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Maternal Mortality Off Fed Target: Report Maternal Mortality Off Fed Target: Report

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Maternal Mortality Off Fed Target: Report

Rate of pregnancy-related deaths highest among blacks.

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The rate of infant mortality among people of color is higher than that of whites.

The U.S. has made no progress toward meeting government goals to reduce pregnancy-related deaths, according to a report released on Thursday by Amnesty International on the global state of civil rights.

The situation is worse for expectant mothers of color, who are more likely than white moms to die as a result of pregnancy complications. Those disparities have also persisted in the last year, according to the report.  

Between 2005 and 2007, the maternal mortality rate among black mothers was 34 deaths per 100,000 live births, according to a report by the U.S. Department of Health and Human Services.

That number was less than 11 deaths for white moms and even lower among Hispanics - less than 10 maternal deaths per 100,000. Native Americans and Asian mothers faired worse than whites, but much better than black moms, with nearly 17 and 11 deaths per 100,000 births respectively.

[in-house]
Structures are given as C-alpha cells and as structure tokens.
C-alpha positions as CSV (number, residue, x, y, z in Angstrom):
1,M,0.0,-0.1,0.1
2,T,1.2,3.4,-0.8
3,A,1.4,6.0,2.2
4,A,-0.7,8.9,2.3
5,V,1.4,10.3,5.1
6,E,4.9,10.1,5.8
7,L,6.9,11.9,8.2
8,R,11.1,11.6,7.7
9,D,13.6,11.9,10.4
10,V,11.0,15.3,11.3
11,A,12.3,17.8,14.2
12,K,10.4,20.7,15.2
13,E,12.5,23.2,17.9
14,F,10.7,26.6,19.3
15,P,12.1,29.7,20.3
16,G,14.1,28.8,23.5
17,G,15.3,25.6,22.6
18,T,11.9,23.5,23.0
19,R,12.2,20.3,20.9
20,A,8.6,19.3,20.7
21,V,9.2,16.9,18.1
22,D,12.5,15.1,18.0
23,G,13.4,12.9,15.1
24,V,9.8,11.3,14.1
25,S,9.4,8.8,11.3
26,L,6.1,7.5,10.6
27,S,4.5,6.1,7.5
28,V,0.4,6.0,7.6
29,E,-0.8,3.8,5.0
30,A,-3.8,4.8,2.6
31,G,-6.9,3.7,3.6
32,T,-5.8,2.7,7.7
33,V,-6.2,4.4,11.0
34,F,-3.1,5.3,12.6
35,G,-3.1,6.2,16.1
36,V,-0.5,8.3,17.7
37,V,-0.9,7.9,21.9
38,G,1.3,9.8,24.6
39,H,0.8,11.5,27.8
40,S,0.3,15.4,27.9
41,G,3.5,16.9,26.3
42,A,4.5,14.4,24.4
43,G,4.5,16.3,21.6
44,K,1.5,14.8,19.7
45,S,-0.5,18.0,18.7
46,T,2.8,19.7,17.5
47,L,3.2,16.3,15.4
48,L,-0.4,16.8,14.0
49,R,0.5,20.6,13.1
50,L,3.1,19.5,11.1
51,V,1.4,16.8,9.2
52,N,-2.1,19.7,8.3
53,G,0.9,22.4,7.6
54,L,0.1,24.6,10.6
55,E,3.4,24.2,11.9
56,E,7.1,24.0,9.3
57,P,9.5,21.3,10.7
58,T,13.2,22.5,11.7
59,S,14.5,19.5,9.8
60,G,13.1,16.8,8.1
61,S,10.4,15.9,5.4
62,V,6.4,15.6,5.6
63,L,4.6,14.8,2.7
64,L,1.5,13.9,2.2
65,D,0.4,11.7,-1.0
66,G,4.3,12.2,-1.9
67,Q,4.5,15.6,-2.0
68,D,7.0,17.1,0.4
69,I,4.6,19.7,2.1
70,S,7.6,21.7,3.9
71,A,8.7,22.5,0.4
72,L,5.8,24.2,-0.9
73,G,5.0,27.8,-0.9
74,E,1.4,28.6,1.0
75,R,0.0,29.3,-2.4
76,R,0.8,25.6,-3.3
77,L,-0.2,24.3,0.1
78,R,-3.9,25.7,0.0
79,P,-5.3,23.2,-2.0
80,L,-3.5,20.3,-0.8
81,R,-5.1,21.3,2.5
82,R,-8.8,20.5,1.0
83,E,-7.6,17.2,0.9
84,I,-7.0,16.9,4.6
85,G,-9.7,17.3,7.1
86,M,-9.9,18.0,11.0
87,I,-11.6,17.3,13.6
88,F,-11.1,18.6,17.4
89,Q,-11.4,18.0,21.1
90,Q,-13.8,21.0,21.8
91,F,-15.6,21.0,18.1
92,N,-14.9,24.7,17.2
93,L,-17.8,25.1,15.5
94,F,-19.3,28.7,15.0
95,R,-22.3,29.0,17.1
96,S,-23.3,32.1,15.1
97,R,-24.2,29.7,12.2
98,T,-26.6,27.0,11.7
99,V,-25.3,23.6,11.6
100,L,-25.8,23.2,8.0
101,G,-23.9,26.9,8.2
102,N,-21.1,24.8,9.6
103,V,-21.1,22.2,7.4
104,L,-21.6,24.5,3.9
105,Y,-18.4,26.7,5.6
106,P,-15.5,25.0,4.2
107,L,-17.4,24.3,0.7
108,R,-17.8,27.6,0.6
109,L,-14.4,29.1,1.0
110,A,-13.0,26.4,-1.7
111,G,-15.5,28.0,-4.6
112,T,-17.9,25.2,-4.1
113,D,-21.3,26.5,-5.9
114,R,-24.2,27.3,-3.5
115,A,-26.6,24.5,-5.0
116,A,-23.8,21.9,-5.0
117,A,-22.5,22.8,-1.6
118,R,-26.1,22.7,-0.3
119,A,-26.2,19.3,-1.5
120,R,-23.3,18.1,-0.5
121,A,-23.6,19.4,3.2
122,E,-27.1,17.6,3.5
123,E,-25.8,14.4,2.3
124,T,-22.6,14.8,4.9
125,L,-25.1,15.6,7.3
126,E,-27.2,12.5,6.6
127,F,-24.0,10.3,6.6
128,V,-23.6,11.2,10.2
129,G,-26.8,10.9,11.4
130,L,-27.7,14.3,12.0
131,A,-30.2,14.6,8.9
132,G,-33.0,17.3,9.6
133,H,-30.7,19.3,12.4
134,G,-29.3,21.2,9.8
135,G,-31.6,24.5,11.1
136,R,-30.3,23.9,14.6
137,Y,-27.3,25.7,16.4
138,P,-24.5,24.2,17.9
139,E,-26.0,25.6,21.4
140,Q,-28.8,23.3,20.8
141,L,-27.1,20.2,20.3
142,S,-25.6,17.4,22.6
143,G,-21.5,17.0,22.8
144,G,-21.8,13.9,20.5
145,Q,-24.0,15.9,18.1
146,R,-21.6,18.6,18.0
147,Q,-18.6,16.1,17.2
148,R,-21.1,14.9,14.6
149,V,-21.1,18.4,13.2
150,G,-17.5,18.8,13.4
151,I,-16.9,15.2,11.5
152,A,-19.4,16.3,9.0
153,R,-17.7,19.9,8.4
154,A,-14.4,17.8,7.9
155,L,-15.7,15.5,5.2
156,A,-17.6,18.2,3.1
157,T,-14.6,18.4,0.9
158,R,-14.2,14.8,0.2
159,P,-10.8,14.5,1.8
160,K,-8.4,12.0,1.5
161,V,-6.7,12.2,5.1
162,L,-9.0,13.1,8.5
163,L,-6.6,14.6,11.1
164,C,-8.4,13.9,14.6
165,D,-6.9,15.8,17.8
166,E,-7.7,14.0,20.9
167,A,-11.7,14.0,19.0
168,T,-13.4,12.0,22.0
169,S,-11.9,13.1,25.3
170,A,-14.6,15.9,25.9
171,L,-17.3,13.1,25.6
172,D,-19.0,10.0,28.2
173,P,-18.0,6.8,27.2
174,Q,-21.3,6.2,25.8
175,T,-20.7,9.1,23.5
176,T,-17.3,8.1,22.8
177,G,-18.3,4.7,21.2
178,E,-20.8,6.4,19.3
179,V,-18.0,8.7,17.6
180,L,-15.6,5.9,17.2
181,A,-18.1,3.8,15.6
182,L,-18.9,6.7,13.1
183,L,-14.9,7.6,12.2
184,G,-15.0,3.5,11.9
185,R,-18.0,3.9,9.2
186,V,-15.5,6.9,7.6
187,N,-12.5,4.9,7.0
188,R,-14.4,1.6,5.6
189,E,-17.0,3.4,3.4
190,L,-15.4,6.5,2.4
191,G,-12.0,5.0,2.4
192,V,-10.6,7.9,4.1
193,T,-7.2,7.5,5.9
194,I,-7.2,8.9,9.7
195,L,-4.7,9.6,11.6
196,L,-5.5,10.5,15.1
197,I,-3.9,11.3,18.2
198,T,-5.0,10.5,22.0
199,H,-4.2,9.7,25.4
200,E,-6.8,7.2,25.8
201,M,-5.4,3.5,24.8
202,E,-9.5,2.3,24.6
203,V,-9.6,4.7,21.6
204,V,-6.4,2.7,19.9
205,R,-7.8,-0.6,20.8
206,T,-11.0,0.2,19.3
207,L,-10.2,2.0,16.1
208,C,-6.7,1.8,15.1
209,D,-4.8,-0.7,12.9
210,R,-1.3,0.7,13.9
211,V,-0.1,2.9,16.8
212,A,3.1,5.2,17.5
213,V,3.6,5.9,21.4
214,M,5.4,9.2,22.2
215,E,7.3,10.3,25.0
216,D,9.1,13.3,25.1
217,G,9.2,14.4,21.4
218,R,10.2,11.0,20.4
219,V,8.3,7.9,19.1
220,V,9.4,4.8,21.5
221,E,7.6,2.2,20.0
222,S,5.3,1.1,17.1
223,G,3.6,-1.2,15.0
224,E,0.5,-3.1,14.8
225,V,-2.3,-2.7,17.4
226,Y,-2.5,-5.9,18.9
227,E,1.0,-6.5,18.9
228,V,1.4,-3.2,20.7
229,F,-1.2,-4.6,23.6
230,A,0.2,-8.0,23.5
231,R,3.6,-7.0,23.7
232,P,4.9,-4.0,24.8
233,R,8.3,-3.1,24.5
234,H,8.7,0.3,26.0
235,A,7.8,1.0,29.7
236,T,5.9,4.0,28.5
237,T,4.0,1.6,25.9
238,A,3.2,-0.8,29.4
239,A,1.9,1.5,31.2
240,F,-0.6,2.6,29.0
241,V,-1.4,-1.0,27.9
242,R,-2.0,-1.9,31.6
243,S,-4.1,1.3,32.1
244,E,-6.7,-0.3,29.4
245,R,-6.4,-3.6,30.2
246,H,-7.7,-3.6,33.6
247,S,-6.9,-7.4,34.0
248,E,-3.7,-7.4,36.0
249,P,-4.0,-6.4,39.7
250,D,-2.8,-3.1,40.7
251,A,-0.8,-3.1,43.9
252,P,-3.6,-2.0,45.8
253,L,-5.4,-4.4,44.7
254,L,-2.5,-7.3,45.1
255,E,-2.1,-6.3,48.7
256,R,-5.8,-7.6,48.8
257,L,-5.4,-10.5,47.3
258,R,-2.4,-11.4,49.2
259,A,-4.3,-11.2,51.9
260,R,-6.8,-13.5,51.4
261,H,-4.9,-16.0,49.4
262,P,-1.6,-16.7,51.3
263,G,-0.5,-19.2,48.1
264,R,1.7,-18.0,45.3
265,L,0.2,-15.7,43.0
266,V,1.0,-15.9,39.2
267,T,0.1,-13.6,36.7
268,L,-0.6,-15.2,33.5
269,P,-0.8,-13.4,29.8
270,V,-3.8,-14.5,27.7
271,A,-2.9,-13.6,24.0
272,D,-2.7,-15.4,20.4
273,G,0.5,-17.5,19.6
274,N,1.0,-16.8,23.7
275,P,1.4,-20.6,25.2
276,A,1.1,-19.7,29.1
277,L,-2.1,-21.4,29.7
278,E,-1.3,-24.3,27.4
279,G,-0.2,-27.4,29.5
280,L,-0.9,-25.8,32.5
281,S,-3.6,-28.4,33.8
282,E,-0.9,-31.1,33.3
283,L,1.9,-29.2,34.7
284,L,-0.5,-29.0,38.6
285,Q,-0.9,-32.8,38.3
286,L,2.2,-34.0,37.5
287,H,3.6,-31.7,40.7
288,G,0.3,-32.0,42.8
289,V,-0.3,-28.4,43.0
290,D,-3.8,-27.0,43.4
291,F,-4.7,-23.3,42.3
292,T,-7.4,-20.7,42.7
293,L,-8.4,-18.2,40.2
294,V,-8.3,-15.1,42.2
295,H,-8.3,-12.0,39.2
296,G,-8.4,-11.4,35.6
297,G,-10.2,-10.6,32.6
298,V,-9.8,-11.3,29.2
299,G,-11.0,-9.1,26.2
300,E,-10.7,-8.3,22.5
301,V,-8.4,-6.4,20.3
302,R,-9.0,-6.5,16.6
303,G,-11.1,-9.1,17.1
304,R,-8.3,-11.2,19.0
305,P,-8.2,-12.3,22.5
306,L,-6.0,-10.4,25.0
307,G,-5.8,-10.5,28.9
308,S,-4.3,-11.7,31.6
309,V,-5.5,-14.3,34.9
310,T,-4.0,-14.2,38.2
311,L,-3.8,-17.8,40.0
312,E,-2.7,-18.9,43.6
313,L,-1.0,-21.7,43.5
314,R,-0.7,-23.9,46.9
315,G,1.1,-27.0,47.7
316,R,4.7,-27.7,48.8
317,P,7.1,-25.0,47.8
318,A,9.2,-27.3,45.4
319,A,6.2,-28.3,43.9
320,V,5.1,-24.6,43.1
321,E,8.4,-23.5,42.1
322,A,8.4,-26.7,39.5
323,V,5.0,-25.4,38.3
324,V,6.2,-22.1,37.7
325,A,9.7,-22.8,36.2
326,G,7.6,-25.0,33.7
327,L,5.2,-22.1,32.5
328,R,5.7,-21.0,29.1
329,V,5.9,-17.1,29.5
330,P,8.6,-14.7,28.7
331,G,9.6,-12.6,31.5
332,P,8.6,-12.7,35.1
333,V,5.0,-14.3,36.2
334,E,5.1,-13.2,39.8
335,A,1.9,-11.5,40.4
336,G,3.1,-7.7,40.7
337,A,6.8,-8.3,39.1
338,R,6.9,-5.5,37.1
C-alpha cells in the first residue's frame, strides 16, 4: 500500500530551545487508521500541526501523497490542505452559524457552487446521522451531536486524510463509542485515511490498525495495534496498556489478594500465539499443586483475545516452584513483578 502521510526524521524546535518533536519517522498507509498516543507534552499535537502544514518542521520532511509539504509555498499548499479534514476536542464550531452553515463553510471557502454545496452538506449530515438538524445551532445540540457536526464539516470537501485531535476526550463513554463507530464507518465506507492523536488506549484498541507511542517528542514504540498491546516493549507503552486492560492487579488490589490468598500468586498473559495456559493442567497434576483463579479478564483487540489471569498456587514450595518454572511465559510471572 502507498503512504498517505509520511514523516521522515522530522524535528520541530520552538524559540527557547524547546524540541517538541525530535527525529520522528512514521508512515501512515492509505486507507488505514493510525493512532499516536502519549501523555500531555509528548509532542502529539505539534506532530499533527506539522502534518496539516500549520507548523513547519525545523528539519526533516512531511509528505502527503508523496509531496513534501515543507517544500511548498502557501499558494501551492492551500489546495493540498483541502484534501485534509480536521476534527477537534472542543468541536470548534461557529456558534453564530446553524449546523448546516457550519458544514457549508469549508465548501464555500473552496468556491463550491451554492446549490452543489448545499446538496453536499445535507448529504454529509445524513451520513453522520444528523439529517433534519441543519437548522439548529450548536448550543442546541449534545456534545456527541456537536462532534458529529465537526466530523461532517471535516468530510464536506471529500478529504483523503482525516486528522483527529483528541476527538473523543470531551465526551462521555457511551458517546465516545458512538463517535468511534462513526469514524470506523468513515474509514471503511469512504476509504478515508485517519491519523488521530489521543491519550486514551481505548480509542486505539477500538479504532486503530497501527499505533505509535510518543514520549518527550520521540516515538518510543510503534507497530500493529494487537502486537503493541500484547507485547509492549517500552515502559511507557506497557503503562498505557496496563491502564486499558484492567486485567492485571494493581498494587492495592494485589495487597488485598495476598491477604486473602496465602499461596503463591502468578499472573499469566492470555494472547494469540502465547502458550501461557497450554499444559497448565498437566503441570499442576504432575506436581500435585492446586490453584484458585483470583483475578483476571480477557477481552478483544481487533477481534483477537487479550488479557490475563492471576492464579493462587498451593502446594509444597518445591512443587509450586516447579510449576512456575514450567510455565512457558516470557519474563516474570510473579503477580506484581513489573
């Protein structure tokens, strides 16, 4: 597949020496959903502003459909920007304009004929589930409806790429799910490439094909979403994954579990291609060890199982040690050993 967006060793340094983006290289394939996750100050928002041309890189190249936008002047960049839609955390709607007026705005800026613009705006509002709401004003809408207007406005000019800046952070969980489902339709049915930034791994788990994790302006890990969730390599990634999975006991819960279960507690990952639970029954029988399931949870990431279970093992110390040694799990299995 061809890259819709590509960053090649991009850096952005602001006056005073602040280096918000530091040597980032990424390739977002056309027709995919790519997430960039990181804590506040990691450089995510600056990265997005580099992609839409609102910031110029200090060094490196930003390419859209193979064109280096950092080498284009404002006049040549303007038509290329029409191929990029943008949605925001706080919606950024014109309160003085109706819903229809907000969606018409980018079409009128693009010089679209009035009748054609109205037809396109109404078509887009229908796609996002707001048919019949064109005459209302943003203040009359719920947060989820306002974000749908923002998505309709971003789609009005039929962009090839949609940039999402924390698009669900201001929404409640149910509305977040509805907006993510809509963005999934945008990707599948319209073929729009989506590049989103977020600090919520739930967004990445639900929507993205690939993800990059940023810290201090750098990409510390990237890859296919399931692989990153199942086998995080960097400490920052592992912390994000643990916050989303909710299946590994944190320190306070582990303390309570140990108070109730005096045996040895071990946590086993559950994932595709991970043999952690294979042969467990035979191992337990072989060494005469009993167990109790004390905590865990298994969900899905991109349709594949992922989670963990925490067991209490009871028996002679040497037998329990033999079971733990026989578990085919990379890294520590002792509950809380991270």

Rates of chronic and gestational diseases partially explains the disparity of maternal death among different racial and ethnic groups, according to the Association of Reproductive Health Professionals. For example, rates of chronic and gestational diabetes and hypertension are higher among black mothers than among white, according to a 2011 report by the HHS. But lack of access to good health care among poor women and women of color also contributes to the racial disparities, according to the ARHP.

The rate of infant mortality among people of color was also higher than that of whites. In 2007, the infant mortality rate for black women was nearly 2 and a half times greater for white women, according to the Centers for Disease Control. Native Americans and Puerto Rican women also had relatively high rates of infant mortality.

The increased prevalence of infant deaths among blacks and Puerto Ricans was related to their high levels of preterm births, according to the report.

U.S. Health officials wanted to reach a rate of 4.3 deaths per 100,000 live births by 2010. The most recent numbers available, from 2007, indicate that the nation was missing the mark, said Nan Strauss, director of maternal health research and policy with Amnesty International.

The rate overall was 15.1 deaths per 100,000 live births: 11 deaths per 100,000 live births for white women, 34.8 for blacks and 15.7 for women of other races.  

The new goal for 2020 is much higher than 2010’s: 11.4 maternal deaths per 100,000 live births.

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